The village has always been a trading center for those in the surrounding countryside. In addition to a full complement of retail stores and a wide variety of dining establishments, there are three banks and several real estate offices. In 1974 a shopping center opened just west of the village.
     Of the other nine hamlets, East Greenwich is the oldest. A dam was first built there in 1818. There were various factories over the years, including a sash and blind factory. This community was also known as Slab City.
     A few miles west of East Greenwich, also on the banks of the Batten Kill, is the hamlet of Battenville. It was settled in 1815 when a woolen mill was built there. This was later converted to a cotton mill. In 1872 the Phoenix Paper Mill was built on this site but it was destroyed by fire in 1921. It was rebuilt and is now the site of the Bio-Tech Paper Mill. The home where Susan B. Anthony spent part of her formative years has since been restored as has the adjoining building which served as a tavern and stagecoach stop.
     Center Falls, a few miles east of the village, was settled in 1970 by Smith Barber and Nathan Rogers. Once known as Franklin, it was renamed Hardscrabble because of the difficulty presented to horses getting up the nearby hill. A cotton mill, succeeded by various other mills over the years, is now the site of the Hollingsworth and Vose Co. This is a specialty paper mill which added a water pollution treatment plant in 1970.
     Cossayuna, settled in 1765, was originally called Hog Hollow and later Lake or Lakeville. It was probably the first trading center in the town. Water power was developed at the outlet of Cossayuna Lake and three dams erected. Among the mills located there were a blanket factory and a cheese factory. Famous for its bass fishing, it was one hundred years after the first settlers arrived before it became known as a resort.
     North Greenwich's earlier names were Antioch and Reid's Corners. North of the village of Greenwich, it was a stage-coach stop on the Albany to Whitehall route. Phineas Langworthy settled there in 1795. A school was built and in 1800 a store was in operation. The Post Office was established in 1825. Washington County's largest apple orchard was planted in 1850 on the present Reid farm.
     The hamlet of Bald Mountain, situated at the western base of the mountain, is two miles from Middle Falls. It once boasted two hundred residents when it was the center of the thriving lime industry. Lime was burnt there as early as 1768. Commercial manufacture of lime reached its peak in the 1850's when Robert W. Lowber headed a company there. Lime was transported over a macadam road that Lowber had built to the canal, three miles distant. The lime industry was sold in 1872 and production never resumed to its former levels. Gradually some of the 100 houses of the workers were moved to Clarks Mills. Bald Mountain is now known for its farming.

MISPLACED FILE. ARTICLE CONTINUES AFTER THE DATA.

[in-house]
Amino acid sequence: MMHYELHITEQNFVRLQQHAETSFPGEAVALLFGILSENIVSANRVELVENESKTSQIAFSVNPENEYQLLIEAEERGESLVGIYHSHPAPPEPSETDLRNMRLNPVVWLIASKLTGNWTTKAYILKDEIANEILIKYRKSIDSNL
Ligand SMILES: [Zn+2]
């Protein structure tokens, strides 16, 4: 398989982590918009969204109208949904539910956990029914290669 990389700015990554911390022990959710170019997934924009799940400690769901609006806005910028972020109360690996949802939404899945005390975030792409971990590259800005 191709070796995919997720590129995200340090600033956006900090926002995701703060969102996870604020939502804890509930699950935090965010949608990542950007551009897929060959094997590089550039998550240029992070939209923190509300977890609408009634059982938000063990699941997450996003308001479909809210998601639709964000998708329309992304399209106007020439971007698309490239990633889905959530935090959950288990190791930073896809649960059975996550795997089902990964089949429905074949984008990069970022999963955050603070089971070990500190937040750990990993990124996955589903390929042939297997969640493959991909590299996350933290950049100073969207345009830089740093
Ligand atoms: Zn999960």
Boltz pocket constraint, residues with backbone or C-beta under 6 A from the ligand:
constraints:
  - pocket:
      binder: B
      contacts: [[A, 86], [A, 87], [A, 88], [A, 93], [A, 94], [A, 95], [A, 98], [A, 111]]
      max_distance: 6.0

Middle Falls' early development was also as a result of the Batten Kill's natural fall at that place. The drop is forty-five feet at Middle Falls. Just below is Dionondohawa Falls with a drop of ninety-five feet. Formerly known as Galesville and before that as Arkansaw, Middle Falls took its present name in 1875. The first settlers were Judge Nathan Tefft and his sons, Stanton and Nathan II. They migrated from South Kingston, R.I. and settled on what is now the Battenkill Country Club flats. Middle Falls has had many mills. The former Stevens and Thompson Paper Co. is now the Wisconsin Tissue Co. and the American Tissue Co. Diondehowa Park was once a recreation area that drew tourists from great distances, many of whom arrived by trolley.
     Clarks Mills and Thomson are the perhaps the most historic part of town. Early records indicate a mill at this site was improved circa 1731. They both lie near the Great War Trail. In 1830 Hiram Clark purchased and expanded the the mills at this site, hence the name. Carhard and Van Valkenburg established a planing mill there during the same time period. These businesses flurished for more than fifty years. In 1891 I.C. Blandy and three associates bought land on both sides of the kill, built a dam and in 1904 opened a pulp mill. Later they established a paper mill which is still in operation and is now known as Hollingsworth and Vose Co. Thomson was at first known for saw mills and later for paper companies. New York State Governor, John A. Dix, built a home that still stands. It later became the home of the Schuyler Preparatory School for boys.
     A part of the village of Fort Miller lies in the Town of Greenwich. Formerly a saw mill was located on a small brook at this site. It is said that in 1790 seven mills were built on the same stream.
     A history of Greenwich would not be complete without mention of the many people who achieved fame. Many talented lawyers, doctors, governors, senators, actors, circus performers, grand opera singers, writers and artists have called Greenwich their home. Names that present day people will recognize are: President Chester A. Arthur, Susan B. Anthony, James (Kim) Gannon and Hal Ketchum.

Written by:
Jane Haverly, Former Town Historian
Helen Hoag
Dick Tefft
Edited and updated by Cathy Sharp